Skillshare

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Skillshare
Skillshare logo (2017).svg
Founded November 2010; 7 years ago (2010-11)
Headquarters New York City, New York, U.S.
Area served Worldwide
Founder(s) Michael Karnjanaprakorn
Malcolm Ong
Key people Michael Karnjanaprakorn, CEO
Website skillshare.com
Skillshare previous logo

Skillshare is an online learning community for people who want to learn from educational videos.[1][2][3] The courses, which are not accredited, are available through subscription.[4][5] The majority of courses focus on interaction rather than lecturing, with the primary goal of learning by completing a project. The main course categories are creative arts, design, entrepreneurship, lifestyle, technology, and many more subtopics.[6]

History[edit]

Michael Karnjanaprakorn and Malcolm Ong started Skillshare in New York City, New York in November 2010; the site was live in April 2011.[7][8] Previously, Karnjanaprakorn led the product team at Hot Potato, a social media product bought by Facebook. Ong was product manager at OMGPop.[9][10] In August 2011, Skillshare raised $3.1 million in Series A funding led by Union Square Ventures and Spark Capital.[9][11] In late 2013, Skillshare had raised $4.65 million in funding,[12] and $6 million by February 2014, with financing co-led by Union Square Ventures and Spark Capital. Total funding reached $10 million.[13]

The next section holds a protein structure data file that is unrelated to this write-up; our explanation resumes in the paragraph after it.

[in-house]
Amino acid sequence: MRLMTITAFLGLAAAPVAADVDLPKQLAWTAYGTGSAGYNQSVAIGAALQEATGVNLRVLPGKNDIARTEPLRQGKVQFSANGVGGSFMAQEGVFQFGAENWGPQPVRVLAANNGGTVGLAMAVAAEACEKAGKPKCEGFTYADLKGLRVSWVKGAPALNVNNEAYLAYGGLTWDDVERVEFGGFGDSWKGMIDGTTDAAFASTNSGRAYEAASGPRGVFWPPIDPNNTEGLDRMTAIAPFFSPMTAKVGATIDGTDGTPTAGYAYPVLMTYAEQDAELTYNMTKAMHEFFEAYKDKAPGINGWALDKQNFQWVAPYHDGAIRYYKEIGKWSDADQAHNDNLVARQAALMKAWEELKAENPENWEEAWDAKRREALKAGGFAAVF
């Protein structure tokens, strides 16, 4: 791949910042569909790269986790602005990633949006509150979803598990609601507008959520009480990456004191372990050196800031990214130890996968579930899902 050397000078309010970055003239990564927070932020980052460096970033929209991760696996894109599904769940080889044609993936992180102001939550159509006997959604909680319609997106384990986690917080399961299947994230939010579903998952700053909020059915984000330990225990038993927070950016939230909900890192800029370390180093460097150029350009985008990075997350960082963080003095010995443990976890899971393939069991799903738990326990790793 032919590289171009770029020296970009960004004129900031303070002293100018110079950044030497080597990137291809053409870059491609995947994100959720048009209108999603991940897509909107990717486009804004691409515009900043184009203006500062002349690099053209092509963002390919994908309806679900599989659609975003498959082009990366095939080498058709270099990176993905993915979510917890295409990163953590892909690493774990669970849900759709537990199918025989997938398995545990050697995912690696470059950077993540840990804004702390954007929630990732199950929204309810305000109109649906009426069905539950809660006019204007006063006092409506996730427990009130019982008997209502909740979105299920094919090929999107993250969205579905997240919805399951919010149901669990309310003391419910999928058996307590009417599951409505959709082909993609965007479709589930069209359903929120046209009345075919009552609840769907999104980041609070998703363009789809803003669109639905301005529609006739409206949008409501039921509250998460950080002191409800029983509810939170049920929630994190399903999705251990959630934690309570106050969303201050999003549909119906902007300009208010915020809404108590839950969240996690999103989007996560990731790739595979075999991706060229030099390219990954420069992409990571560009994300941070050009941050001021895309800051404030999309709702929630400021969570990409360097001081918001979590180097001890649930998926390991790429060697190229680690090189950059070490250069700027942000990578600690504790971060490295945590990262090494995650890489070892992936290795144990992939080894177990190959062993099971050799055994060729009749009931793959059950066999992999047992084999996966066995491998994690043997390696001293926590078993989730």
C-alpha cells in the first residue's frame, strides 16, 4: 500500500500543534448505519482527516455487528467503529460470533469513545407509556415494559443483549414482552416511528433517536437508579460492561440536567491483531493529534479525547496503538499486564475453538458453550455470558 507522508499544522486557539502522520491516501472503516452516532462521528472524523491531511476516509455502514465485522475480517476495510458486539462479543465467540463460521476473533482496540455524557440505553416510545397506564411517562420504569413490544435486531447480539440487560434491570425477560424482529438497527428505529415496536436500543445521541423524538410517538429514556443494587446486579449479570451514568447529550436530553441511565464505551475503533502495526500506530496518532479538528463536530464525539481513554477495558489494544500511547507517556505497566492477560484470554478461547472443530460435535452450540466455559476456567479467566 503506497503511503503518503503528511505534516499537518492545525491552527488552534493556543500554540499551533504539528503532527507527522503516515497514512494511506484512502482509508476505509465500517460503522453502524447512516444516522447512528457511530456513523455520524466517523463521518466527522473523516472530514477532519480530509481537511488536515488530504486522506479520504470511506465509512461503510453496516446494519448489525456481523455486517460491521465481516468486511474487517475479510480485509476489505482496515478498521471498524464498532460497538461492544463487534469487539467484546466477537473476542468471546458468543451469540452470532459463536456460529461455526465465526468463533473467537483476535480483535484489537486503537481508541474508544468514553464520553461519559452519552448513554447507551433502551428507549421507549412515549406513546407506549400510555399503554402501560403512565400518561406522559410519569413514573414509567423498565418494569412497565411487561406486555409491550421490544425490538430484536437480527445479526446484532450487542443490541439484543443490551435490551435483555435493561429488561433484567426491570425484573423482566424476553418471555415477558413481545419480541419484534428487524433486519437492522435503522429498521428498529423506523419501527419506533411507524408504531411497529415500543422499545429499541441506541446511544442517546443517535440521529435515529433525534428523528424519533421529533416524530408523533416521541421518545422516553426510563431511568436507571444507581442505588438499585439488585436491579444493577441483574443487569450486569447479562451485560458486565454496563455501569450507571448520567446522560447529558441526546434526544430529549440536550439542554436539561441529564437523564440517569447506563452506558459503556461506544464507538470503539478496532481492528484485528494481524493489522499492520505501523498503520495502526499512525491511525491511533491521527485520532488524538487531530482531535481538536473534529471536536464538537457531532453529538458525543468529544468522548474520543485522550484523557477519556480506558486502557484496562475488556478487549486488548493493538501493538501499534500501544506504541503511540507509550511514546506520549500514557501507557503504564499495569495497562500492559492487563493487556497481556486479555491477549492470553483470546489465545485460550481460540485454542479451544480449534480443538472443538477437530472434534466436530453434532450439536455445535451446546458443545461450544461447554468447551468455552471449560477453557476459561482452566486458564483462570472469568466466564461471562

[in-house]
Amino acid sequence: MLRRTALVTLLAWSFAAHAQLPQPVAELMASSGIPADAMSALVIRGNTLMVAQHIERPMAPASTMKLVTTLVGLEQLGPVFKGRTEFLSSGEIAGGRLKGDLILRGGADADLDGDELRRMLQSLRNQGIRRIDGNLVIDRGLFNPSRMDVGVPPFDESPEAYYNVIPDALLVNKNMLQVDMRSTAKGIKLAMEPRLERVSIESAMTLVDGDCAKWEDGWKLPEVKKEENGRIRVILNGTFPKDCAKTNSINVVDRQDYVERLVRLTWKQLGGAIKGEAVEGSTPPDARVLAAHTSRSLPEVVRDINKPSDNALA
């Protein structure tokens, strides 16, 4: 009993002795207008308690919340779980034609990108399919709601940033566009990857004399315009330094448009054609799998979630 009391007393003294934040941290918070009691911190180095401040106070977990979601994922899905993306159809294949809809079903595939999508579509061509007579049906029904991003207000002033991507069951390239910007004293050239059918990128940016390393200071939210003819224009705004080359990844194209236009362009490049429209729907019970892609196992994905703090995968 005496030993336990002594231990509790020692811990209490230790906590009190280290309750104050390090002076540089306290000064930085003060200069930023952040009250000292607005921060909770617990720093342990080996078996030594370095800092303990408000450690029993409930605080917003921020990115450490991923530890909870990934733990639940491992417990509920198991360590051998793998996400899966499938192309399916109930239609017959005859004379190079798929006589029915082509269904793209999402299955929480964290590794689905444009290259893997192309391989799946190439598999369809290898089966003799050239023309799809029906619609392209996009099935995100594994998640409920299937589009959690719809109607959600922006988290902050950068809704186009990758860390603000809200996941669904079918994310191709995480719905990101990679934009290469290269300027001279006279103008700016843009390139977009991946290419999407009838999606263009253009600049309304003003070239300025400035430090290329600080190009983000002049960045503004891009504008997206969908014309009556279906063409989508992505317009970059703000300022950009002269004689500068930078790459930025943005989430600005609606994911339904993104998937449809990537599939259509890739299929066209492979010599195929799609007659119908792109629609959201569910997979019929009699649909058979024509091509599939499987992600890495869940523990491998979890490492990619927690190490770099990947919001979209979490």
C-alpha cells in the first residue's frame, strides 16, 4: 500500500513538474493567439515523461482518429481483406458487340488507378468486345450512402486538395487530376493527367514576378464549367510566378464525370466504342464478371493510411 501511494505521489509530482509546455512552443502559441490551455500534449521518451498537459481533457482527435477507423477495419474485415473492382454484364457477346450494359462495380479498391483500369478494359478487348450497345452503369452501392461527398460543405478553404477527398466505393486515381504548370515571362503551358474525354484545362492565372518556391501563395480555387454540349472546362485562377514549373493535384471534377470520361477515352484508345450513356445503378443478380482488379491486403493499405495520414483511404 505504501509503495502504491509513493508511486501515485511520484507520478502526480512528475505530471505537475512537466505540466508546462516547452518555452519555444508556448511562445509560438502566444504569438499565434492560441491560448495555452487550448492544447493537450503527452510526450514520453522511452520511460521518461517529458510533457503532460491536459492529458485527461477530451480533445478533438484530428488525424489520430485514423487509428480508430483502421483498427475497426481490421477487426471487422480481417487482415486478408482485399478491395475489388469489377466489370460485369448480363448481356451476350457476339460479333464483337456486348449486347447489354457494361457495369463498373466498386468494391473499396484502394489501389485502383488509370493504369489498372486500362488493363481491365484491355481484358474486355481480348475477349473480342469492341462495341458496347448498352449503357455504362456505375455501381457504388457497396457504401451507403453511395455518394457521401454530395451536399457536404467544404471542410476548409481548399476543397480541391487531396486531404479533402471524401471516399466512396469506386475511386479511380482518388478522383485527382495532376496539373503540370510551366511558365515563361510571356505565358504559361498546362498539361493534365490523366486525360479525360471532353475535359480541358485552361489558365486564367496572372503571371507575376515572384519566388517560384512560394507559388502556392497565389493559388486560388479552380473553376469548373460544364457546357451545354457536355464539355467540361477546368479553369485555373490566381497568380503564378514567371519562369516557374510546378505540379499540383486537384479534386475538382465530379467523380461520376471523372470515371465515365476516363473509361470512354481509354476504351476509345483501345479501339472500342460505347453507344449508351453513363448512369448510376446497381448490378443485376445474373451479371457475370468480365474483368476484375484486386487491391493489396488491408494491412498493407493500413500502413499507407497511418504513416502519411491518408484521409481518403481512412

Skillshare held the Penny Conference in April 2012, a one-day discussion on the current educational system and how to reform it,[8][14] with Michael Karnjanaprakorn, Codecademy’s cofounder Zach Sims, and Pencils of Promise founder Adam Braun as speakers.[8]

Skillshare launched 15 self paced, online courses in August 2012,[1][4][15][16][17] with students collaborating to complete a project.[5] By November 2013, it hosted over 250 courses,[12][15] and launched its School of Design.[18]

Skillshare collaborated with Levi’s to launch the School of MakeOurMark in October 2013,[19] focusing on individual creativity with courses in photography, tattooing, and various forms of illustration.[19][20]

In March 2014, Skillshare moved to a membership model for $9.95 a month.[21] Later that year, the company announced a new open platform, where anyone could be a course instructor, and a free membership option to watch a limited amount of class content each month.[22]

Categories[edit]

Skillshare organizes courses into advertising, business, design, fashion and style, film and video, food and drink, music, photography, technology, and writing and publishing,[23][24] often taught by industry leaders.[24][25] All online courses are self-paced.[1][26]